State v. Hicks (1993), 88 Ohio App. 3d 515 -- Proper and reasonable parental discipline is an affirmative defense to domestic violence. A proper instruction is as follows: "The defendant has asserted an affirmative defense that she (he) was engaged in properly disciplining her (his) child at the time alleged. Nothing in the domestic violence statute prevents a parent from properly disciplining her (his) child. If you find by a preponderance of the evidence that the defendant was engaged in proper and reasonable parental discipline at the time, then you shall find the defendant not guilty. 'Proper,' for purposes of this defense, means suitable or appropriate. 'Reasonable,' for purposes of this defense, means not extreme or excessive."
 
State v. Hauenstein (1997), 121 Ohio App. 3d 511 -- Altercation between father and seventeen year old daughter was a part of argument over her use of a car. Court discusses parental discipline as an affirmative defense and finds it was established by the facts presented.
 
State v. Pecora (1993), 87 Ohio App. 3d 687, 690 -- "Ignorance or mistake of fact is a defense if it negates a mental state required to establish an element of a crime, except that if the defendant would be guilty of a crime under the facts as he believed them, then he may be convicted of that offense." Also see State v. Baker (1996), 111 Ohio App. 3d 313.
 
State v. Snowden (1982), 7 Ohio App. 3d 358 -- Headnote 3: "Mistake of fact can, in an appropriate circumstance, negate either the 'knowingly' or 'purposely' elements of specific intent crimes such as theft." Also see Farrell v. State (1877), 32 Ohio St. 456.
 
State v. Brumback (1996), 109 Ohio App. 3d 65, 74-75 -- Court did not err by refusing to give proposed instructions on the defense of mistake of fact (negating a specific intent crime) as instructions actually covered mistake of law, which is not recognized as a defense under Ohio law.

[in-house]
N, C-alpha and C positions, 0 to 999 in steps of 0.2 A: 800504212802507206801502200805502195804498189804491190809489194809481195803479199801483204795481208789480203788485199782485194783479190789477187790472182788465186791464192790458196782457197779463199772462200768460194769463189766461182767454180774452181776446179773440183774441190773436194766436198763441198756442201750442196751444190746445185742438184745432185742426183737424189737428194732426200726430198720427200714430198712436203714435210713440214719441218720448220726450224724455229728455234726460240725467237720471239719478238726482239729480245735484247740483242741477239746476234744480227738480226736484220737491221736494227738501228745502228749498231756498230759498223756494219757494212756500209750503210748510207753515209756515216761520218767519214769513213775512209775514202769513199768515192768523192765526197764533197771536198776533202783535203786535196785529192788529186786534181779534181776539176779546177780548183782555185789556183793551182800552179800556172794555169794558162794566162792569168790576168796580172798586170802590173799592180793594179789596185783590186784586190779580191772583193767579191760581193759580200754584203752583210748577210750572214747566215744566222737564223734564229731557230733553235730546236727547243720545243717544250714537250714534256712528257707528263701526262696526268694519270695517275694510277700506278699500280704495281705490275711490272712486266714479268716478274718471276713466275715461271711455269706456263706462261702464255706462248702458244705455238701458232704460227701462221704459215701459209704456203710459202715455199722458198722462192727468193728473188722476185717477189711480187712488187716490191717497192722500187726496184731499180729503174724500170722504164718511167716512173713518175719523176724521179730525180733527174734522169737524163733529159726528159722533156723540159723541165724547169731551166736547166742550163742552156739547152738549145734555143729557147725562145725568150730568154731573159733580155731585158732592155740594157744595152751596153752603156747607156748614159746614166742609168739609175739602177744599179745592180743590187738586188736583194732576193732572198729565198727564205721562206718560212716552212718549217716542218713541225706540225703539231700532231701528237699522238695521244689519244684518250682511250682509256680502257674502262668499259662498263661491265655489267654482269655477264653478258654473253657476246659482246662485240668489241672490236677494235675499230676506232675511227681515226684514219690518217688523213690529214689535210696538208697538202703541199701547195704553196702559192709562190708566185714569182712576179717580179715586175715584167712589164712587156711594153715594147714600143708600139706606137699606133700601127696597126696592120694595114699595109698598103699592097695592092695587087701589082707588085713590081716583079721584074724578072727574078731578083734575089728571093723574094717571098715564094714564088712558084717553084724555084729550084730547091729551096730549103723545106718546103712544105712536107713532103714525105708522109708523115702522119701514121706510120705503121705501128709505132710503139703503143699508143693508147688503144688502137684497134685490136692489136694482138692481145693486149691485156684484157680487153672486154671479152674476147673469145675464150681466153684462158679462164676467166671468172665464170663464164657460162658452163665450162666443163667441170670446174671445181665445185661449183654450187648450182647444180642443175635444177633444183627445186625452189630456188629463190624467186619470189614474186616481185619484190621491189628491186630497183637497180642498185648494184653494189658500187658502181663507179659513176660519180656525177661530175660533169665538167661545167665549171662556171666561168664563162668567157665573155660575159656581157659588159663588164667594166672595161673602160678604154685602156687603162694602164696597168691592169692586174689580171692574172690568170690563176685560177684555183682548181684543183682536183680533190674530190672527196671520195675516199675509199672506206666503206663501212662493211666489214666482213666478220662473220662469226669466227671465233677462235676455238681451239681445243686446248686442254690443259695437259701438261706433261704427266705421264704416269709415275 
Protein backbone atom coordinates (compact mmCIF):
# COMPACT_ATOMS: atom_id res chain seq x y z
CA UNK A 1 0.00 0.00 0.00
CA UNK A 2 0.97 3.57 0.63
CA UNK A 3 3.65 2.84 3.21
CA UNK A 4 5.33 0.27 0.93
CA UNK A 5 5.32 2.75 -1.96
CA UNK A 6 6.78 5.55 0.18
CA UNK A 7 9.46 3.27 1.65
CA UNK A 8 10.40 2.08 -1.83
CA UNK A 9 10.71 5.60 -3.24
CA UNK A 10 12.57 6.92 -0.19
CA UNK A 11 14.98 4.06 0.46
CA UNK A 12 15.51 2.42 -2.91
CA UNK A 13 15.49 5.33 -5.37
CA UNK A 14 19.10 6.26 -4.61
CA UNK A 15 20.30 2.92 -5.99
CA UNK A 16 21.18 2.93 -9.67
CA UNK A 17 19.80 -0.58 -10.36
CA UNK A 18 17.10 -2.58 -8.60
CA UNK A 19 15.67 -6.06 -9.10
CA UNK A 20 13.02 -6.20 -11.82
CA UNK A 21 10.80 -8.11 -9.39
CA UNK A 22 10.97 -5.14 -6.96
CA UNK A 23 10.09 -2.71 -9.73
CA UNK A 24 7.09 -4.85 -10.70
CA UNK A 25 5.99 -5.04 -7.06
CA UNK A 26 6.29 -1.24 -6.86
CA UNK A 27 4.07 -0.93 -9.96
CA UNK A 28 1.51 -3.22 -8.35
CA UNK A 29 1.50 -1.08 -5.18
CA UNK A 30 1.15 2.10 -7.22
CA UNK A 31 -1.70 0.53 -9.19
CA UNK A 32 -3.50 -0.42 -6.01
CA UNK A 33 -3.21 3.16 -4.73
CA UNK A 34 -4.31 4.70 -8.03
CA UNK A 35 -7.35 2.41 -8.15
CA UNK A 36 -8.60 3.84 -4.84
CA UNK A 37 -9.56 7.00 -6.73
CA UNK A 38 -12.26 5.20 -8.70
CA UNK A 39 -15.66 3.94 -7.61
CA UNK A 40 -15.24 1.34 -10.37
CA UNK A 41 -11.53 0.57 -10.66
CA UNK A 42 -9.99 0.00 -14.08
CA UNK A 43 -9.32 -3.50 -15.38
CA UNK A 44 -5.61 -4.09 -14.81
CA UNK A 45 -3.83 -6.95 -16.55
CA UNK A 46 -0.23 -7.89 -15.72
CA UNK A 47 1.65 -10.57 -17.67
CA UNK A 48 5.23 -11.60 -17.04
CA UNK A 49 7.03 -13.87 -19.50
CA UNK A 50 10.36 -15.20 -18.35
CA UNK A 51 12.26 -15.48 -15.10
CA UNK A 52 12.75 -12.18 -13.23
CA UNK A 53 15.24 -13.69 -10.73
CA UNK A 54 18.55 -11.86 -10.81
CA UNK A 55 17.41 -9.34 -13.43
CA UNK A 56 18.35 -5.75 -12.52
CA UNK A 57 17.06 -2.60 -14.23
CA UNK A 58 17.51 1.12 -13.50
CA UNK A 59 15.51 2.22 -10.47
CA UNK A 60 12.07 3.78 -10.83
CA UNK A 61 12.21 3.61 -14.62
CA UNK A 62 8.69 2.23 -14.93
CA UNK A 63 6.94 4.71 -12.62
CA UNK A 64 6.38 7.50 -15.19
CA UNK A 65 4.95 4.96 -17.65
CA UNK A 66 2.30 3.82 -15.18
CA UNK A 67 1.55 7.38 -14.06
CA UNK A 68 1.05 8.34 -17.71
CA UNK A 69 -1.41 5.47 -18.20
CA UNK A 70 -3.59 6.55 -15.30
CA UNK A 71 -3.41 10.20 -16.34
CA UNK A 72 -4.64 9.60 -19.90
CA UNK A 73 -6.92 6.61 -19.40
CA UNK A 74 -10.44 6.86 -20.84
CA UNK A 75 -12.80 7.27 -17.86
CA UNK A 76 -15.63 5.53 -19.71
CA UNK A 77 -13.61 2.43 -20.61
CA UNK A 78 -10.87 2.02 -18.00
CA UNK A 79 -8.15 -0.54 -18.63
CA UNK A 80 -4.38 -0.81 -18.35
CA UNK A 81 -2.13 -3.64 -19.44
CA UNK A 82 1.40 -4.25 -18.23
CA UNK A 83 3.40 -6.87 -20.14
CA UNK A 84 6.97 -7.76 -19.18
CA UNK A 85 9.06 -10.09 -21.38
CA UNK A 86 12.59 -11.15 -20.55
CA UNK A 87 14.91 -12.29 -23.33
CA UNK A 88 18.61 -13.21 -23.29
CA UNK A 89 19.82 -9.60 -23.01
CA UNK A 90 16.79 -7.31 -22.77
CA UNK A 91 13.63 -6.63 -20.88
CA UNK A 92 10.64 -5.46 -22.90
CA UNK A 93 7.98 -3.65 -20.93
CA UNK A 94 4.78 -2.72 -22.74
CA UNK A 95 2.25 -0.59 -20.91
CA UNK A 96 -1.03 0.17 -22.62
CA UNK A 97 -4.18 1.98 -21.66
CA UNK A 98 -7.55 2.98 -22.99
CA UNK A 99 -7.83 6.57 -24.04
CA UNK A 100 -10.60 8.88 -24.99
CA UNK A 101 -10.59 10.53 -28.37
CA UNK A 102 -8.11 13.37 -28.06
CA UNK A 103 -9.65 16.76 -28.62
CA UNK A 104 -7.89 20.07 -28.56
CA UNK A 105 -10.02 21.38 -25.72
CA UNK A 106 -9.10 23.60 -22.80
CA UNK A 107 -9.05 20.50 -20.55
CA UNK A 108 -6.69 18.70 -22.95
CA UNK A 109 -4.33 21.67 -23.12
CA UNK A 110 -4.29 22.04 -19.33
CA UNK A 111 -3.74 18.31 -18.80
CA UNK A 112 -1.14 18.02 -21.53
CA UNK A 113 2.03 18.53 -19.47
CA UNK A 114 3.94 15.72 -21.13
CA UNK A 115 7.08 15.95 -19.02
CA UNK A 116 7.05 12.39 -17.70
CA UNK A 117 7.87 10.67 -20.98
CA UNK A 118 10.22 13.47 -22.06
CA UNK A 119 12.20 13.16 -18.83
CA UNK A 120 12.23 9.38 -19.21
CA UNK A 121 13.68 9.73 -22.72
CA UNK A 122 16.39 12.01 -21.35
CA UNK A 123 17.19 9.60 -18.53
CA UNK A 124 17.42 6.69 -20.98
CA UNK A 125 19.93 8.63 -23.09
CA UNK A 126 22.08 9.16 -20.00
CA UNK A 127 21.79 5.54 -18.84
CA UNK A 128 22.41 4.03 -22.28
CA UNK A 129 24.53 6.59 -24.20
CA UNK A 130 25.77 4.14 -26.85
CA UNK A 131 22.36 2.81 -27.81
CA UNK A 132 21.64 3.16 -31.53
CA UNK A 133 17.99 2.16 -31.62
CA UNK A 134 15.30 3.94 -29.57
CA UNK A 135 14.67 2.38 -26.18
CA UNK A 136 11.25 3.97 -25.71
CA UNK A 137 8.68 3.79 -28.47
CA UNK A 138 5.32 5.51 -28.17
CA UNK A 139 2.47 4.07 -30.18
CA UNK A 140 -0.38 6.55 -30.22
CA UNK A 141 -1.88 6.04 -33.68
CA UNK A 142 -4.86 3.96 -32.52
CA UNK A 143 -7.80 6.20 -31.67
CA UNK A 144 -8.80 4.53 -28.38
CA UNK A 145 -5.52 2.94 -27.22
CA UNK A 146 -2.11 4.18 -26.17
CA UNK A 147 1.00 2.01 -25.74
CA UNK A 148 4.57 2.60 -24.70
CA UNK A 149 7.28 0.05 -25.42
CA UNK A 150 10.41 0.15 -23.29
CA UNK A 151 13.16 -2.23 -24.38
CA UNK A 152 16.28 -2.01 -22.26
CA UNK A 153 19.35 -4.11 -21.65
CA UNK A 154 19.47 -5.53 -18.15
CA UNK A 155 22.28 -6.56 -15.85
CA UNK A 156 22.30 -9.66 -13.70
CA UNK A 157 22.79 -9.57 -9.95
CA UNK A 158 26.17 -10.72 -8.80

United States v. Moore (7th Cir. 1980), 627 F. 2d 830, 833 -- "The mistake of law defense is extremely limited and the mistake must be objectively reasonable." See United States v. Barker (C.A.D.C. 1976), 546 F. 2d 940, 948; United States v. Moore (4th Cir. 1986), 586 F. 2d 1029 1033.
 
State v. Apanovitch (1995), 107 Ohio App. 3d 82, 89 -- "Res judicata is an affirmative defense which must be raised in a responsive pleading or it is waived."
 
State v. Bonn (1995), 101 Ohio App. 3d 69 -- Defendant bore the burden of proof on the affirmative defense that, though her license was under suspension, she was returning from work within the exercise of her occupational driving privileges.
 
State v. Rogers (1975), 43 Ohio St. 2d 28 -- Syllabus: "The defense of using reasonable force to effect a citizen arrest is an affirmative defense and involves an allegation of excuse or justification which places the burden of going forward with the evidence upon the accused. (R.C. 2901.05 construed.)"
 
State v. Young (1988), 37 Ohio St. 3d 249 -- The proper purposes exception set forth in the statute prohibiting pandering child pornography is an affirmative defense within the meaning of R.C. 2901.05(C)(2).
 
State v. Rhodes (1992), 63 Ohio St. 3d 613 -- Syllabus: "A defendant on trial for murder or aggravated murder bears the burden of persuading the fact finder, by a preponderance of the evidence, that he or she acted under the influence of sudden passion or in a sudden fit of rage, either of which was brought on by serious provocation occasioned by the victim that was reasonably sufficient to incite the defendant into using deadly force, R.C. 2903.03(A), in order for the defendant to be convicted of voluntary manslaughter rather than murder or aggravated murder. (State v. Muscatello [1978], 55 Ohio St. 2d 201...construed and modified.)"
 
State v. Childs (May 31, 1984), Franklin Co. App. No. 83AP-1169, unreported (1984 Opinions 1398) -- For a defendant charged with having a weapon under a disability, proof of relief from that disability is an affirmative defense and not a matter for the state to disprove.
 

Publishing Information

Published by Timothy E. Pierce
 
Copyright © Franklin County Public Defender and Timothy E. Pierce, 2015
 
Contents may not be duplicated without express permission.